Books, writing, reading and words. I love them; do you?

The #Write #Word? Post 43

jargon

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Struggling to find the ‘right’ word when you’re writing? Me, too, sometimes. Maybe, in working to improve my own work, I can help you.

Today’s words: Jargon, Jetsam/ Flotsam, Join together, Joke.

Synonyms are alternative words that have the power to convey exactly what you’re trying to say.

Jargon: the thesaurus lists these five subheadings; speciality, absurdity, unintelligibility, language, and slang. I love that ‘slang’ is included here, as it has the effect of reducing the self-importance that accompanies the use of so much jargon. However, most of us understand jargon to mean ‘unintelligibility’, and under that subheading are another 55 alternatives including incomprehensibility, impenetrability, obscurity, incoherence, gibberish, secret, riddle, and enigma.

Usage for Jargon:

‘The untrustworthy, the insecure and the downright cheats in life are the jargon-monsters who use this unintelligible language as one way to confuse, belittle and control those not in the club. It’s a technique employed mostly to exclude in an environment where inclusion would be so much more helpful.’

Here, we could use ‘gibberish’, ‘obscurity’, ‘enigma’, and ‘riddle’ in place of jargon to produce the same sense.

Words often misused: because it’s always stolen terms from many languages, English often uses words that appear to mean something similar. However, as wordsmiths, we owe it to our readers to get it right, don’t we?

Jetsam/ Flotsam: If the crew of a ship jettison items, usually to reduce the weight of a ship suffering stormy weather, it’s called jetsam. If you find it, you can legally keep it. If, however, cargo is washed overboard, it, along with any resultant wreckage, belongs to the owner. If you find and keep it, you’re committing theft. How an individual is to know which of these definitions covers any specific item encountered on the beach is unclear, and that may be why most people lump the two terms together in common parlance.

Redundancies: words serving no purpose. In speech they’re spacers, giving the speaker time to think. But in writing they slow the reader’s progress.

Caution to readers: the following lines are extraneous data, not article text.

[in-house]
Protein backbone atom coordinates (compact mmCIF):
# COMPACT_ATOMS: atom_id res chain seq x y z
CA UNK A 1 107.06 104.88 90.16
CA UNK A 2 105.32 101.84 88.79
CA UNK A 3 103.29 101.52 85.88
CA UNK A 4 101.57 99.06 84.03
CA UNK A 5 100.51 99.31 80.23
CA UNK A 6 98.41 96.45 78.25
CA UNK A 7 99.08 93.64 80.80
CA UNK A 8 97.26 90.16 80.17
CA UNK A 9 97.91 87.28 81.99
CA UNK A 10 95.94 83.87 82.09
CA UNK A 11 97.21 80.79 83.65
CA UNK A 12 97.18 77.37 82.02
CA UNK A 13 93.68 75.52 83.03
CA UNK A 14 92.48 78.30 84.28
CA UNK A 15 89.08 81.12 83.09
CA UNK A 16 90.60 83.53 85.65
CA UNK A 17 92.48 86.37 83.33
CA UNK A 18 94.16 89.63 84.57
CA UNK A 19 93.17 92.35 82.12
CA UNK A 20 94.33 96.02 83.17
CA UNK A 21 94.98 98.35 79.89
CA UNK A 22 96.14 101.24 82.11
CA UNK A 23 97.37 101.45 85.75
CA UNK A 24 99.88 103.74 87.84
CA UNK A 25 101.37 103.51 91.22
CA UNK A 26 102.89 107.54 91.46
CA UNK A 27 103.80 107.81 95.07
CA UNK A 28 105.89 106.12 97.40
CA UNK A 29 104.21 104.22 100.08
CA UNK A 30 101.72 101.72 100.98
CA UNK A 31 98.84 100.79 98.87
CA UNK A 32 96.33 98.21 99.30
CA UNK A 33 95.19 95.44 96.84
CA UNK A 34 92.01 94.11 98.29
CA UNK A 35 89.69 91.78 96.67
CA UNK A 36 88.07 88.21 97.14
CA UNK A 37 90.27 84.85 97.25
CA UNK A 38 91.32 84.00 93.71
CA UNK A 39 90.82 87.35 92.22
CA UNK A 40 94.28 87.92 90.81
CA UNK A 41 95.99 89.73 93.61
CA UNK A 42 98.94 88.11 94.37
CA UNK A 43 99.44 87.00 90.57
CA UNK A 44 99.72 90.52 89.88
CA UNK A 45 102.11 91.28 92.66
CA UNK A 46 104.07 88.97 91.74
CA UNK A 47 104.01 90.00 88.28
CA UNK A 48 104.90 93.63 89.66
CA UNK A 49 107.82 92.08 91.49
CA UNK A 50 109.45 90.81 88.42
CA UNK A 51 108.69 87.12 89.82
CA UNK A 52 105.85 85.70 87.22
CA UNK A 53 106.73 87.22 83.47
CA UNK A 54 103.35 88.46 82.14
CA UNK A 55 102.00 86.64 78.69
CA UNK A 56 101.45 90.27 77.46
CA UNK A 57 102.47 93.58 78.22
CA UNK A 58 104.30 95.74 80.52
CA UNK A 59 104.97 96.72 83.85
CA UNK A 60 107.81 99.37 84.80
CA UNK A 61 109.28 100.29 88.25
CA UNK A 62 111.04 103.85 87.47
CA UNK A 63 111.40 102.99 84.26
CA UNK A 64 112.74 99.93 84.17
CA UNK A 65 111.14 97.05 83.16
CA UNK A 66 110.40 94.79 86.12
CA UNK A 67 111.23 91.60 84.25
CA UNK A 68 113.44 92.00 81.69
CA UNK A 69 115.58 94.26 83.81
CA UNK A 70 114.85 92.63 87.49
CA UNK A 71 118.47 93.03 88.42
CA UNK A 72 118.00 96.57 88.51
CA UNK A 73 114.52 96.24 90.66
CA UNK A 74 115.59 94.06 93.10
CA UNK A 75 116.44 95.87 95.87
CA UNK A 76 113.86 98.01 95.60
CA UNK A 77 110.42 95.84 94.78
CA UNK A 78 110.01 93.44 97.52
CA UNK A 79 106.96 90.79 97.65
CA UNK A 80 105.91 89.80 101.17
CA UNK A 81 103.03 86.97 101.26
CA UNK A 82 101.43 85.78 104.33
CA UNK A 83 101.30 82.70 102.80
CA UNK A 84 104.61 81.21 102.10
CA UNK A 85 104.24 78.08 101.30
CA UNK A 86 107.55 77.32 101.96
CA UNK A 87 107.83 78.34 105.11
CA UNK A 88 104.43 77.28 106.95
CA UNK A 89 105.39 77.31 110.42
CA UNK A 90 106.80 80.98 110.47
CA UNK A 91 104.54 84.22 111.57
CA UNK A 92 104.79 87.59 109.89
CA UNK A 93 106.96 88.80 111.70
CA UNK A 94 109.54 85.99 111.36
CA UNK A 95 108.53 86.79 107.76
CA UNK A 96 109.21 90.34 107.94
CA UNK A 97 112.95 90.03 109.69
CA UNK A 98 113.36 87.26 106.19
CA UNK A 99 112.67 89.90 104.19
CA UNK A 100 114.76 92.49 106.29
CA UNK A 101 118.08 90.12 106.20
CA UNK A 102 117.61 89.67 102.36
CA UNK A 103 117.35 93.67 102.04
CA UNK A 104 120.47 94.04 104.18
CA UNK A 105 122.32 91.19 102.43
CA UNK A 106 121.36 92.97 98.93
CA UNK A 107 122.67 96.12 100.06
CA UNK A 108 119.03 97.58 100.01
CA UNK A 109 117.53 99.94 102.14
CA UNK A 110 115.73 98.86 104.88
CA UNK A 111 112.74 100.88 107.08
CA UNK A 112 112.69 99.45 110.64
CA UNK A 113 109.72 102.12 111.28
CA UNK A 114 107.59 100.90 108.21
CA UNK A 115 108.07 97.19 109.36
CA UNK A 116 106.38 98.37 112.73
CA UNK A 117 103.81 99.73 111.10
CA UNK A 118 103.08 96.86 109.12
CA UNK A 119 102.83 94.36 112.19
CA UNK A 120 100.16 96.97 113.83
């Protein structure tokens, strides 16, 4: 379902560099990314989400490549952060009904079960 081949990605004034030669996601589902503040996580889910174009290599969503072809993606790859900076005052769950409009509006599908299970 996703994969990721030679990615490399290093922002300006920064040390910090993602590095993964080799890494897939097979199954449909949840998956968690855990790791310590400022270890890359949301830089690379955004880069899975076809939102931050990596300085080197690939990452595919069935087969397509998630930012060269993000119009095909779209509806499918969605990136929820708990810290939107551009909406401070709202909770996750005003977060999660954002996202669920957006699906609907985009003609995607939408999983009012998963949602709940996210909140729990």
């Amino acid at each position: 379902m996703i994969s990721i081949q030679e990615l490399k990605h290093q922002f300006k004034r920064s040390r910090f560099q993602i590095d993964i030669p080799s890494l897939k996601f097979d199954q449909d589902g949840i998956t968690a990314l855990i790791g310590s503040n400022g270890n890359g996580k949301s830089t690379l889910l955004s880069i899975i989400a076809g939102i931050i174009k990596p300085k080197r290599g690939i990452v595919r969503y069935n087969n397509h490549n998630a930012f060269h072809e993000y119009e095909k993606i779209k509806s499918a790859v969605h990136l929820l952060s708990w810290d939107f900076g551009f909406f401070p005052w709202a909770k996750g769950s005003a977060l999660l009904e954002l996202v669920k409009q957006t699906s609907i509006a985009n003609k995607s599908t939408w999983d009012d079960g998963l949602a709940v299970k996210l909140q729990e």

Join together:

Since it’s impossible to ‘join apart’, and the act of joining involves bringing things together, this expression is a tautology. As good writers, we surely don’t use such phrases, do we? ‘Join’ will do the job unaided.

And, my own humorous, metaphorical, and often irreverent, thought-provoking, and controversial definitions of some common words for your entertainment, which I list under The Delusional Dictionary.

Joke: any leader incapable of the job, regardless of the nature of the organisation; a policy incapable of application; the dogma and doctrine of almost every religion ever invented by man.

Language learners may find this link a useful aid for pronunciation, and there’s a great group page on Facebook here.

I contribute a column to a monthly online magazine, Pandora’s Box Gazette, where I also deal with the use of words. For the most recent, please click here.

I welcome your observations and suggestions in the comments section. And, if you’ve enjoyed this post, please use the buttons below to share it with your friends. Thank you.

3 Responses to “The #Write #Word? Post 43”

    • stuartaken

      I find that as I get older (I’m 70) my memory is slower to retrieve words I’ve always used. It’s frustrating, but I find I’m using the thesaurus more these days. It’s a great resource, but I’d prefer to use my brain. Sometimes, however, the pressures of time dictate that i must delve into those pages instead of waiting for the grey matter to bring the right word to the surface!

      Liked by 1 person

      Reply

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